25 April 1953

Francis Crick and James Watson publish “Molecular Structure of Nucleic Acids: A Structure for Deoxyribose Nucleic Acid” describing the double helix structure of DNA.

The double helix structure of DNA is the shape that the DNA molecule takes. DNA, or deoxyribonucleic acid, is the genetic material that carries the instructions for the development, functioning, and reproduction of all living organisms.

The double helix structure is made up of two strands of nucleotides that are twisted together in a helical shape. Each nucleotide is composed of a sugar molecule, a phosphate group, and a nitrogenous base. The nitrogenous bases in DNA are adenine (A), thymine (T), cytosine (C), and guanine (G).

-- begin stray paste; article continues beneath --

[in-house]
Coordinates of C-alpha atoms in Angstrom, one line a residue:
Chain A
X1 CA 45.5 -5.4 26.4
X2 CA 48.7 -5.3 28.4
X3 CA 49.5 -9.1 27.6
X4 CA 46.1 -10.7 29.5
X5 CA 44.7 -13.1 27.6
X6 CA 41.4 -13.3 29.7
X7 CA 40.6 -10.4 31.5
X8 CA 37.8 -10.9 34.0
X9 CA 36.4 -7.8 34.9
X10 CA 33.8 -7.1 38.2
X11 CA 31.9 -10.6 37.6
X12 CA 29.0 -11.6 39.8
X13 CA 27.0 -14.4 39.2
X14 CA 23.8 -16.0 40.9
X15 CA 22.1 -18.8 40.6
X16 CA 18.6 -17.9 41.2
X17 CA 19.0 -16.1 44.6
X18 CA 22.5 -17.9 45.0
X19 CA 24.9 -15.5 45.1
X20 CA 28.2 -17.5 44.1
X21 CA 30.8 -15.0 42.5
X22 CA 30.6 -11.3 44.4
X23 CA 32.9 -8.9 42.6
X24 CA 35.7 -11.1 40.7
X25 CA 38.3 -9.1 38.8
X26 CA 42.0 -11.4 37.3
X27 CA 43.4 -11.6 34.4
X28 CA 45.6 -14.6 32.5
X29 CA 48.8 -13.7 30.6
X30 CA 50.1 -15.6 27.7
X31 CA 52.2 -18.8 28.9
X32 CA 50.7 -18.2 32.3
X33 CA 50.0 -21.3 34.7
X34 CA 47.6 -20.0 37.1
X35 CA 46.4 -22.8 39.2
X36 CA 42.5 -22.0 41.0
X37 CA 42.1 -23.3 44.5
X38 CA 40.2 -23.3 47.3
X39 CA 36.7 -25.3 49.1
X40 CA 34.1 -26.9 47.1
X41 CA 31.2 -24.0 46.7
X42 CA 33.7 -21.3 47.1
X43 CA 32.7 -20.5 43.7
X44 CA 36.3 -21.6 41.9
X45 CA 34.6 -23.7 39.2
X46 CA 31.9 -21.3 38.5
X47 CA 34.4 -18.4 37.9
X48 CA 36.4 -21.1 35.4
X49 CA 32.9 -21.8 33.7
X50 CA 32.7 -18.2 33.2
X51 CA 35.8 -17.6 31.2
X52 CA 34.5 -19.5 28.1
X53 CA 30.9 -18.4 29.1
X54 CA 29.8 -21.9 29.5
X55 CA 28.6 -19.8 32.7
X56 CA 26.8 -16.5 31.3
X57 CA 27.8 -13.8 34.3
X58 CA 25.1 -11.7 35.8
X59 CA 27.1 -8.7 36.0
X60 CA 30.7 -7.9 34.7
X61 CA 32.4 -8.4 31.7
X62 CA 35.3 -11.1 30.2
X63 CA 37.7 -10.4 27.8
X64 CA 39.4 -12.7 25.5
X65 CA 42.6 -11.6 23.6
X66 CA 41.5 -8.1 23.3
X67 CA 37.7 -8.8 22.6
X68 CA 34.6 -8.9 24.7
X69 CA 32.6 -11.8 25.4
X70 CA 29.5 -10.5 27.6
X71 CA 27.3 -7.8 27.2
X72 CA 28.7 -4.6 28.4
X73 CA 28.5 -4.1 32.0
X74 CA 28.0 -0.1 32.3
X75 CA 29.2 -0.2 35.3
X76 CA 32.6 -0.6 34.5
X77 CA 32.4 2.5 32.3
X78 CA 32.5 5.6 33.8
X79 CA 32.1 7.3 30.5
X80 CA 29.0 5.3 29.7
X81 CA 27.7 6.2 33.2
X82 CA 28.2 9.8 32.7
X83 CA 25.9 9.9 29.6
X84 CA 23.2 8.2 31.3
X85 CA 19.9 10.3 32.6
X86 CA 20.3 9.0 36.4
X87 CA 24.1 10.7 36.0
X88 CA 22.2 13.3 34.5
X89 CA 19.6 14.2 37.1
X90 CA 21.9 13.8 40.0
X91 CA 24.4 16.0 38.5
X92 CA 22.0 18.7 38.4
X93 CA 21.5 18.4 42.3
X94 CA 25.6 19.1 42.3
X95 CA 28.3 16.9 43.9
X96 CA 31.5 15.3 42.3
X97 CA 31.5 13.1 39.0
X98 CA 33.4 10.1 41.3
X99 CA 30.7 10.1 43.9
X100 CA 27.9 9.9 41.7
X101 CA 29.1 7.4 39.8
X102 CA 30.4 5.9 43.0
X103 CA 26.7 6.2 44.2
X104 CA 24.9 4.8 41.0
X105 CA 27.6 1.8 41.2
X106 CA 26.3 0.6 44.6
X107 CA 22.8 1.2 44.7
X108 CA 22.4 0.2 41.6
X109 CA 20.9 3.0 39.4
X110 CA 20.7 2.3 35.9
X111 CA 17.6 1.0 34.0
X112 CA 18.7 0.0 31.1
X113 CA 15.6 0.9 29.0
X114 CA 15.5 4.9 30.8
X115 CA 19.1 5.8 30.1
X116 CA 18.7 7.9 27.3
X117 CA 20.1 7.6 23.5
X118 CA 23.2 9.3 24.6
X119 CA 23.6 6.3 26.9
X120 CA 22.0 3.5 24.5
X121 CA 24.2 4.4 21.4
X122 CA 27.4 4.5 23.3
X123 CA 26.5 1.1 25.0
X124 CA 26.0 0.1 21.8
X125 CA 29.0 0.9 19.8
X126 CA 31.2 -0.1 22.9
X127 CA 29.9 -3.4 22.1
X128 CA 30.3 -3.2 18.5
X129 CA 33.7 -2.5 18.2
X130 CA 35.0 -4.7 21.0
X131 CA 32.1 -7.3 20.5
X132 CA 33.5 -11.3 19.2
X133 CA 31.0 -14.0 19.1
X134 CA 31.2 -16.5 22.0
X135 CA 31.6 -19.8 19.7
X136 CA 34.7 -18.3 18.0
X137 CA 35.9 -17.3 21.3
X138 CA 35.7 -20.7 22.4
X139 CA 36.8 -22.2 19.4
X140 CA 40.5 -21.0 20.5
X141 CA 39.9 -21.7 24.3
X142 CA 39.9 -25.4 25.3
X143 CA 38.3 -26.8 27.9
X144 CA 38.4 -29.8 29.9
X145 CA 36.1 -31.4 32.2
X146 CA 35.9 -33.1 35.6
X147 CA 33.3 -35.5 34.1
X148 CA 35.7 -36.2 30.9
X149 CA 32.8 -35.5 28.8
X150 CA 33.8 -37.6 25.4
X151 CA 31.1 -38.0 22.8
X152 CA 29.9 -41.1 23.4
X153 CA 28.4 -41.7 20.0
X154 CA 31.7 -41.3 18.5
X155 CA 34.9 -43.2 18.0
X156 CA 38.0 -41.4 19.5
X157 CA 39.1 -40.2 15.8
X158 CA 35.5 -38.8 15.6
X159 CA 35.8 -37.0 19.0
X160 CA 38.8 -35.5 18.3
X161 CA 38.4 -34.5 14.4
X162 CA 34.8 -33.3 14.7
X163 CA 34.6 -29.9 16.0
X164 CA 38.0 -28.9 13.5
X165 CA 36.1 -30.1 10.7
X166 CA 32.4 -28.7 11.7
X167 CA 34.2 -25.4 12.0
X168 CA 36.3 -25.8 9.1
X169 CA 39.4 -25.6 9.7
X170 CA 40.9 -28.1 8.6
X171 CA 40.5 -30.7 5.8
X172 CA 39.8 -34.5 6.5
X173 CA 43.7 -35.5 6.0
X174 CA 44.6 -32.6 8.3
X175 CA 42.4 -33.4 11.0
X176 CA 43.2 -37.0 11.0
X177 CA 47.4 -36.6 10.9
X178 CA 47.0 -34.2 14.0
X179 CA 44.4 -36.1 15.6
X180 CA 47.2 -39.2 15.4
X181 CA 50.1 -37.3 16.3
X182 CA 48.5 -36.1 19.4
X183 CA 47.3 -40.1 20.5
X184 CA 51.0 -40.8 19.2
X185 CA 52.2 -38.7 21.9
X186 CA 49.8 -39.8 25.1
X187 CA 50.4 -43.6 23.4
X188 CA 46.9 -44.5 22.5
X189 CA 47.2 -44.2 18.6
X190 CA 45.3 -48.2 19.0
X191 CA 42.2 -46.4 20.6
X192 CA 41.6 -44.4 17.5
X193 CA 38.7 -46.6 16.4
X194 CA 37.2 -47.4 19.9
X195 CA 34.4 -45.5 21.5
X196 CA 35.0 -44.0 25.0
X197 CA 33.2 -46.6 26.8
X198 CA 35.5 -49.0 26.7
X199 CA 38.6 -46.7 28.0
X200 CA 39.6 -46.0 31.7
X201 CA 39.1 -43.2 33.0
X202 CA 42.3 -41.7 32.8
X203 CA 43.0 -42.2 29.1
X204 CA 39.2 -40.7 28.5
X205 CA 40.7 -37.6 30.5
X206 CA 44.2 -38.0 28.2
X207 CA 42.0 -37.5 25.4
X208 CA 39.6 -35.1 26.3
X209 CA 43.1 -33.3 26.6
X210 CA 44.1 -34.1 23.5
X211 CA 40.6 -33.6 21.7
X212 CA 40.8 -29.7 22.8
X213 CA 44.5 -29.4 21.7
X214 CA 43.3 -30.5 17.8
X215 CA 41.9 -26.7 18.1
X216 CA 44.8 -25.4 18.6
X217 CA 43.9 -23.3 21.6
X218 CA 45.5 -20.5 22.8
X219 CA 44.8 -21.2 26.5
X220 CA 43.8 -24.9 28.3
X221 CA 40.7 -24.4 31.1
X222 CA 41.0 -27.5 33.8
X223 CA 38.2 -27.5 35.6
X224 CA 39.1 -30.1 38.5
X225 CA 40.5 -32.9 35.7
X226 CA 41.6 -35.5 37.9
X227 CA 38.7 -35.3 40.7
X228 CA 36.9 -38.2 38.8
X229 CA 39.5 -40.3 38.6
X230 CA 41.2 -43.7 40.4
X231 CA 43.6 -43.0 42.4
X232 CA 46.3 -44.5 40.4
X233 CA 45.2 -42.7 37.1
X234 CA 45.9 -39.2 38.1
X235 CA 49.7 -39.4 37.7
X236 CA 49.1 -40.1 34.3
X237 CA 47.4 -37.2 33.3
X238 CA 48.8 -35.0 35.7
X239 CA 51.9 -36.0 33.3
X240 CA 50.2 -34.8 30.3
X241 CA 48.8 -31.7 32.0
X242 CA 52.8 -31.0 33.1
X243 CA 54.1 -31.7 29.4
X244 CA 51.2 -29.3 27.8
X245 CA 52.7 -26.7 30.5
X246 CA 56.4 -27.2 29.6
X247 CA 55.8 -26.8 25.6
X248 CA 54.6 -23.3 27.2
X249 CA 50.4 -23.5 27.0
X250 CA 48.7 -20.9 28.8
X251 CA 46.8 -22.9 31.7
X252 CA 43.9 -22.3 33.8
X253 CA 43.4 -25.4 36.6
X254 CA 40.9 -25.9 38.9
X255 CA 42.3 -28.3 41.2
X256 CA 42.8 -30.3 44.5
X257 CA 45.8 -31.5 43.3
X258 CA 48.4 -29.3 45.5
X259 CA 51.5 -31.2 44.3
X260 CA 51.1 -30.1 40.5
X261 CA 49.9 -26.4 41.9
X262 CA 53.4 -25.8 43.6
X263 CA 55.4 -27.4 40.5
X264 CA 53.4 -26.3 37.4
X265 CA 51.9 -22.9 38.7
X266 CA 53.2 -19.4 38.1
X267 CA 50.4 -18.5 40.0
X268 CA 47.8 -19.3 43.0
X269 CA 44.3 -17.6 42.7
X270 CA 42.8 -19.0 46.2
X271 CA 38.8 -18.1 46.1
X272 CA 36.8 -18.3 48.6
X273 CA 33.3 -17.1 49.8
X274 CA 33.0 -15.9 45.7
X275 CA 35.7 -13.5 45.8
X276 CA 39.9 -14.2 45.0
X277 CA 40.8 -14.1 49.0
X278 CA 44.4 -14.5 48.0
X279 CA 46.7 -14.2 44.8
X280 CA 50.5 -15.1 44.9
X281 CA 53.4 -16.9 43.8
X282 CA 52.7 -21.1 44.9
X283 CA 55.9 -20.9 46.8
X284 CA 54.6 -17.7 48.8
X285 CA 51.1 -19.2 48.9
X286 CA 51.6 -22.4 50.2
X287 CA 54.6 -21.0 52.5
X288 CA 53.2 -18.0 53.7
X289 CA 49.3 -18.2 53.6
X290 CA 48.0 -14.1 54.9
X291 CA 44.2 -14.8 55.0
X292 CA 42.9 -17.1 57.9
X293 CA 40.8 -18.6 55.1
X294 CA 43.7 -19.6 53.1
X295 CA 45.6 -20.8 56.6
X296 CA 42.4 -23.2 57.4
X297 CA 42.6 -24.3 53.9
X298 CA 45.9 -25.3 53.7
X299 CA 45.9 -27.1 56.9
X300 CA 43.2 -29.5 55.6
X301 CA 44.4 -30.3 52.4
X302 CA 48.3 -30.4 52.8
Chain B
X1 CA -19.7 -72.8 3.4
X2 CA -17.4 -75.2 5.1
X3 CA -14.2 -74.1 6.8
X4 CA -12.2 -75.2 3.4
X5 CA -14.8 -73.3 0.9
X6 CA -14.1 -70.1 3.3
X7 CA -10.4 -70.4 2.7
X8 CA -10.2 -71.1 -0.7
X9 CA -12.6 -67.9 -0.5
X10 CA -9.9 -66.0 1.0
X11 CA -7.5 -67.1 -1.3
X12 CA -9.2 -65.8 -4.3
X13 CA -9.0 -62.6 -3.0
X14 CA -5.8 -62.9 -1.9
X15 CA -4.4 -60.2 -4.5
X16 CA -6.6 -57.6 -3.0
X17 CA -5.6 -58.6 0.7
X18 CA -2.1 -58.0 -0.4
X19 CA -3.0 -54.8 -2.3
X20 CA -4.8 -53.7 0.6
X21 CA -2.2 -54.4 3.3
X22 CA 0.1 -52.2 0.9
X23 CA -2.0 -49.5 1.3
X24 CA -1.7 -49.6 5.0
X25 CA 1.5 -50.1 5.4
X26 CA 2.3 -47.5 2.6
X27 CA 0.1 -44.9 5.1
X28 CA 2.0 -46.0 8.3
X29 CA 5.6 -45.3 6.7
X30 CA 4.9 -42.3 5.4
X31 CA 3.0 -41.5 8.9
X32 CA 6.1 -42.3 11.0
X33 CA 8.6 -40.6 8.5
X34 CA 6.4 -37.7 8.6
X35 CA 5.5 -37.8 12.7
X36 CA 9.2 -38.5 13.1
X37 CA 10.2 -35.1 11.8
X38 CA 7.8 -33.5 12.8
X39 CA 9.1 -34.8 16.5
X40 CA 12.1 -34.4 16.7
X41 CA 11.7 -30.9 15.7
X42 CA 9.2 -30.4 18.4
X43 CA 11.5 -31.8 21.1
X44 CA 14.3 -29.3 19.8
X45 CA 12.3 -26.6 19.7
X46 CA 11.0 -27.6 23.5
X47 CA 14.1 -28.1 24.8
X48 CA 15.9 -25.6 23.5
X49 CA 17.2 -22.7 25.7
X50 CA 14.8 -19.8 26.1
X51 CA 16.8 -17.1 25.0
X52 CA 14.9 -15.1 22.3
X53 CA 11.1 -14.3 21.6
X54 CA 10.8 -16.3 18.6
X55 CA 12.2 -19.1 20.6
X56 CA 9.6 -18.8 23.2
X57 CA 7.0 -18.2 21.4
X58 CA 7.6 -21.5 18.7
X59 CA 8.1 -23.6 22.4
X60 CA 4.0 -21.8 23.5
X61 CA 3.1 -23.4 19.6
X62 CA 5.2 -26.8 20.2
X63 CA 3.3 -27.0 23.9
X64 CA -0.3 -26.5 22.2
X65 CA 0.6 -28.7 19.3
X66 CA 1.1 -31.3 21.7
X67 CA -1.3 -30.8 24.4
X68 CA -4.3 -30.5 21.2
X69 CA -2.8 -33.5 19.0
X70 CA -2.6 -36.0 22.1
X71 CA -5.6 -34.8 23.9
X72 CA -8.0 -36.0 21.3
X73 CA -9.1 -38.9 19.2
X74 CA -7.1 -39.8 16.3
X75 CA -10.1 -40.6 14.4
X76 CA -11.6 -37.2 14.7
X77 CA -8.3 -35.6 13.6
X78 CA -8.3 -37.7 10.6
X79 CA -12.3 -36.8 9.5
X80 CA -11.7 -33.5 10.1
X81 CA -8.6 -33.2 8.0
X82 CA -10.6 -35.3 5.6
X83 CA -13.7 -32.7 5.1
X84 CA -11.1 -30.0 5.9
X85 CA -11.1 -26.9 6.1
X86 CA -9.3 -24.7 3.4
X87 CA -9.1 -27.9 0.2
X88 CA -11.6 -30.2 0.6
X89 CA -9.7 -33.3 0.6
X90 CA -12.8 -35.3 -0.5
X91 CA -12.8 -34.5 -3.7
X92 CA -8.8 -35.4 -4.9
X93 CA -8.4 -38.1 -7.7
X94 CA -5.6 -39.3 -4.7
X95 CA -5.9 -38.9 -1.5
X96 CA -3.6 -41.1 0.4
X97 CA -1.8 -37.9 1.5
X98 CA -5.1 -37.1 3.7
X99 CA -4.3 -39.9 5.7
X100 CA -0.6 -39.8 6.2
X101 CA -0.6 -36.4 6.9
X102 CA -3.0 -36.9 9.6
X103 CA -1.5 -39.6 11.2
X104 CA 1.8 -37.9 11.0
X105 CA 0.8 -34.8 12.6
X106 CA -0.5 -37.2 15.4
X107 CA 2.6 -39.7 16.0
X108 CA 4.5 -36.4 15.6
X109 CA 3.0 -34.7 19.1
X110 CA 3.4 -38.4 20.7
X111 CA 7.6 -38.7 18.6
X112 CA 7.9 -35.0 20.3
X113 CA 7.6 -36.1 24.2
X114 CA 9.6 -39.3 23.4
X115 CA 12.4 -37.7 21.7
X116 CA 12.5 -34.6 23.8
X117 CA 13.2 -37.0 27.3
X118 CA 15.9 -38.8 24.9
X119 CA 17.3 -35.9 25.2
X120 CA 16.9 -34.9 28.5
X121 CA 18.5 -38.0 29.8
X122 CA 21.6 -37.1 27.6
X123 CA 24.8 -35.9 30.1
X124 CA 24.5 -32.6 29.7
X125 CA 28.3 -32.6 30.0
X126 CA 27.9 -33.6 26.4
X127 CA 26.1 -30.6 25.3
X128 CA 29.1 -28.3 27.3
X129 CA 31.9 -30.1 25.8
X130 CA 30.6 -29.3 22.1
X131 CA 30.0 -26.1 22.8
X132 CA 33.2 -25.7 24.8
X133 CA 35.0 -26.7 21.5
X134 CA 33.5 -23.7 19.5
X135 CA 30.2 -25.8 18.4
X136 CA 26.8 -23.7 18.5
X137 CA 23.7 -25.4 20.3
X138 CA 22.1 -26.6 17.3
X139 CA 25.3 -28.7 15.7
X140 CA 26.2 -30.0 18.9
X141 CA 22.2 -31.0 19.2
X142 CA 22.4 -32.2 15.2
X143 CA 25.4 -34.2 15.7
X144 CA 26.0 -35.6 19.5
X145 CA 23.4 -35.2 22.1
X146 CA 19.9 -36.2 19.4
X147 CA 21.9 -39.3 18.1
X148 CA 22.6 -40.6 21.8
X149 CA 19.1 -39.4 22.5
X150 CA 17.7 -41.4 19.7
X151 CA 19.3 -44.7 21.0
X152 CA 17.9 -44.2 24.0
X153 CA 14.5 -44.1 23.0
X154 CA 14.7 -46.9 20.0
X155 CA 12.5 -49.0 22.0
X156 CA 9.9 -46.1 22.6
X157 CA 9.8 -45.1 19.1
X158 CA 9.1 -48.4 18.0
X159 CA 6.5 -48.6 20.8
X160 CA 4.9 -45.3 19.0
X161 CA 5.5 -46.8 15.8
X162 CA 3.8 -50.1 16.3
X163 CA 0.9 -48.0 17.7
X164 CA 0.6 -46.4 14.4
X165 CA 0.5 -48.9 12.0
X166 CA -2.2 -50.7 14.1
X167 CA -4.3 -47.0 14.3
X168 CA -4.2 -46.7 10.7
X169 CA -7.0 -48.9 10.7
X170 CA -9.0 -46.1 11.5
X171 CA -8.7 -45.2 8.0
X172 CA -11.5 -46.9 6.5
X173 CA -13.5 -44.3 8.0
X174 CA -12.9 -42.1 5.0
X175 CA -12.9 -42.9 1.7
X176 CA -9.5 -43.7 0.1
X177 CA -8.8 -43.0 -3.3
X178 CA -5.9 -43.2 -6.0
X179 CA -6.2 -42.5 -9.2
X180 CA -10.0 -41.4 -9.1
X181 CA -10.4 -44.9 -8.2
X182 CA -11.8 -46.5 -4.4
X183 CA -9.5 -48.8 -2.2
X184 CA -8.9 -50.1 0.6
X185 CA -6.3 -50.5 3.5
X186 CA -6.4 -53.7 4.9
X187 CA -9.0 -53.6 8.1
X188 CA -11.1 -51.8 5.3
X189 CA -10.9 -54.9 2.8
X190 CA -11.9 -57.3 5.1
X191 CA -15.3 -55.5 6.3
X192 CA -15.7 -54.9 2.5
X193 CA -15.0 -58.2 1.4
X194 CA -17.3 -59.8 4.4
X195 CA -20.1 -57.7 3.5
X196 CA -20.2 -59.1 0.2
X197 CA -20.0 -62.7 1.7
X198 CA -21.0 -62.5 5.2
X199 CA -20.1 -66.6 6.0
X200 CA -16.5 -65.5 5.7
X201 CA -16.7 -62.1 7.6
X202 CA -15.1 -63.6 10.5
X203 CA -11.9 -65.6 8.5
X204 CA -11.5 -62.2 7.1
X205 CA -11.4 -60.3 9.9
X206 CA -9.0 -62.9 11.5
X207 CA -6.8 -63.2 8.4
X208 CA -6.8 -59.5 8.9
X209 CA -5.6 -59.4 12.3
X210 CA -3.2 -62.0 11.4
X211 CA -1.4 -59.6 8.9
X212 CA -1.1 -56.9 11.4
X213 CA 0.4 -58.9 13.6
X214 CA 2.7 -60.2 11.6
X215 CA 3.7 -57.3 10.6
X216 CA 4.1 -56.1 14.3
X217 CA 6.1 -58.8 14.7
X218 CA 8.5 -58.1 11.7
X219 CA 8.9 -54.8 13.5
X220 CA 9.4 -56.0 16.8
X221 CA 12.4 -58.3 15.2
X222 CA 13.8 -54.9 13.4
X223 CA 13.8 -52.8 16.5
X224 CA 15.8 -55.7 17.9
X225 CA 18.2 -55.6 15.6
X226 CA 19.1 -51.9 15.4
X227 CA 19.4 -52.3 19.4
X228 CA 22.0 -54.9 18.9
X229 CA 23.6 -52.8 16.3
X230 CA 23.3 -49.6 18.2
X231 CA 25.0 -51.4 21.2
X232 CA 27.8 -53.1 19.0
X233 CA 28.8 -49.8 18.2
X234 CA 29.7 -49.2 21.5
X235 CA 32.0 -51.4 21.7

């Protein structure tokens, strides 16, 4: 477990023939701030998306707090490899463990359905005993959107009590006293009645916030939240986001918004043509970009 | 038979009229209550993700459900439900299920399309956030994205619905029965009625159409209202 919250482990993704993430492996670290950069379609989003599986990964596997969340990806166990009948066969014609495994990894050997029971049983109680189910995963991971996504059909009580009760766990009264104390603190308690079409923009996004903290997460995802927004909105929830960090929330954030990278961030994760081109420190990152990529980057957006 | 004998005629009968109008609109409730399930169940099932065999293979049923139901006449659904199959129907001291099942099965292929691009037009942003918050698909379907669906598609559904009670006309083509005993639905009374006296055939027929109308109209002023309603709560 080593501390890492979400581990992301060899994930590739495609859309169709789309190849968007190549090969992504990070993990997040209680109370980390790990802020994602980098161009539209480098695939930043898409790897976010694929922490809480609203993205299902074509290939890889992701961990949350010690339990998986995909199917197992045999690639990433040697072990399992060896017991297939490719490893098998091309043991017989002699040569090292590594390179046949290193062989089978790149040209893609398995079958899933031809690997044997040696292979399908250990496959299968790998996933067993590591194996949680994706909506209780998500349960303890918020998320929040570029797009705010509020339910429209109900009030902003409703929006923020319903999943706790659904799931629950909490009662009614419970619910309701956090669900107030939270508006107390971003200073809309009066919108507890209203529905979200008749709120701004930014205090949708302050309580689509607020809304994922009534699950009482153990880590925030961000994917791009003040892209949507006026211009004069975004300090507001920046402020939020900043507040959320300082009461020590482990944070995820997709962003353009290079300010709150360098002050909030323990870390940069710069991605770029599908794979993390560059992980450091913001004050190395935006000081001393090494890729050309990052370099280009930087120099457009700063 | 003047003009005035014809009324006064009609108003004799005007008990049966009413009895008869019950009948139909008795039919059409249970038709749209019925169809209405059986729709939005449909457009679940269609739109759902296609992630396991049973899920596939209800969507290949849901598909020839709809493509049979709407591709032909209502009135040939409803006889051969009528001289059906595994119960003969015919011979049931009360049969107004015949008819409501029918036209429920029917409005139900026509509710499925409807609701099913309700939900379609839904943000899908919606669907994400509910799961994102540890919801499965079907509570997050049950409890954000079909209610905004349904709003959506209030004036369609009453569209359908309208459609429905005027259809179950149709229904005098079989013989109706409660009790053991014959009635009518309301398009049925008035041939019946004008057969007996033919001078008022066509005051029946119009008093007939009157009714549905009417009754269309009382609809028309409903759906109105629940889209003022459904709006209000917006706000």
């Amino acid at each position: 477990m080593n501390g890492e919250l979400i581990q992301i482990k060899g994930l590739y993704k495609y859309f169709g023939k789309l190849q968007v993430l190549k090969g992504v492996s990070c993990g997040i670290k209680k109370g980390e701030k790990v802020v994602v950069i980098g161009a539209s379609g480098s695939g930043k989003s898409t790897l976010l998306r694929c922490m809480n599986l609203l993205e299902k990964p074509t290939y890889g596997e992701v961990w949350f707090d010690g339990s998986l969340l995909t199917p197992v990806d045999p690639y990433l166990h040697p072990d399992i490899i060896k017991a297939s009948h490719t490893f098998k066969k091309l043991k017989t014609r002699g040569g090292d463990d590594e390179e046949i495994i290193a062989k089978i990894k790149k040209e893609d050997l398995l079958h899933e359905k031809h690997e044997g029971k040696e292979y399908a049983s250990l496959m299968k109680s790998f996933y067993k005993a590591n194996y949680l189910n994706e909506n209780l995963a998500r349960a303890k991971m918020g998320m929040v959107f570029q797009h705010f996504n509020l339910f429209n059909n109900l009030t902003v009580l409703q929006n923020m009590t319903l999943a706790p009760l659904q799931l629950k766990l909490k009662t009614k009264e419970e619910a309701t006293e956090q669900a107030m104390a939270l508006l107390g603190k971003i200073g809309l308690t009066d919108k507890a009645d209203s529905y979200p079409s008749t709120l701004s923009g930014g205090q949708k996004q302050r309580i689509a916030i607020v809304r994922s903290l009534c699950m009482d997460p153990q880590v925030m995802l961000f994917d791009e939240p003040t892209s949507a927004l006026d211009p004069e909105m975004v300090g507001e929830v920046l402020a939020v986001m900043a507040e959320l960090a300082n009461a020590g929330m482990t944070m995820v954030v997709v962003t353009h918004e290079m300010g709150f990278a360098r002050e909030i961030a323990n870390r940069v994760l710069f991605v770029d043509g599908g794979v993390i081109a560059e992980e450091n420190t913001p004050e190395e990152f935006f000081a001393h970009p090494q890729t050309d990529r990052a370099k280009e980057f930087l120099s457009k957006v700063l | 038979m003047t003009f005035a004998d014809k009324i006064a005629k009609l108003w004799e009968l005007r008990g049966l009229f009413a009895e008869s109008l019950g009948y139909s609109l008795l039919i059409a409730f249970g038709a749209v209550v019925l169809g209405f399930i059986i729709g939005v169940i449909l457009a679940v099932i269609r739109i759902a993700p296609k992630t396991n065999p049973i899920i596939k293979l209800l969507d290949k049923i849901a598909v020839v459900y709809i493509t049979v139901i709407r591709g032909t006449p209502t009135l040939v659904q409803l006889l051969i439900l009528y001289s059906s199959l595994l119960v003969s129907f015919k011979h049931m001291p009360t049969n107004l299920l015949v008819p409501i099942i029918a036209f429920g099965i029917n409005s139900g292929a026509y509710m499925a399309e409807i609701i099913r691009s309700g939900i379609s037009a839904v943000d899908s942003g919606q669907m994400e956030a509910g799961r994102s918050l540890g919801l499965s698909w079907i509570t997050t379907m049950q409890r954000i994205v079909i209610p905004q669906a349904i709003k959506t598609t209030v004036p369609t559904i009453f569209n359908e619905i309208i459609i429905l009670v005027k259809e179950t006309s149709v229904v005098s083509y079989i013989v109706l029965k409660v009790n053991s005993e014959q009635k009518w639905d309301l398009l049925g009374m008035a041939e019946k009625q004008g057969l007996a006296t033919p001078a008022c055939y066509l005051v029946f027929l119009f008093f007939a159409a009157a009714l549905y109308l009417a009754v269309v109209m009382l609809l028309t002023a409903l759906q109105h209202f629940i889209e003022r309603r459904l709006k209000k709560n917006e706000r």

The two strands of the double helix are held together by hydrogen bonds between the nitrogenous bases. Specifically, adenine always pairs with thymine, and cytosine always pairs with guanine. This base-pairing rule is known as complementary base pairing.

The double helix structure of DNA is important because it allows for the faithful replication of the genetic material during cell division. The complementary base pairing ensures that the sequence of nucleotides in the original DNA molecule is accurately preserved in the newly synthesized DNA molecule. Additionally, the double helix structure protects the genetic information from damage and allows for the efficient storage and retrieval of genetic information.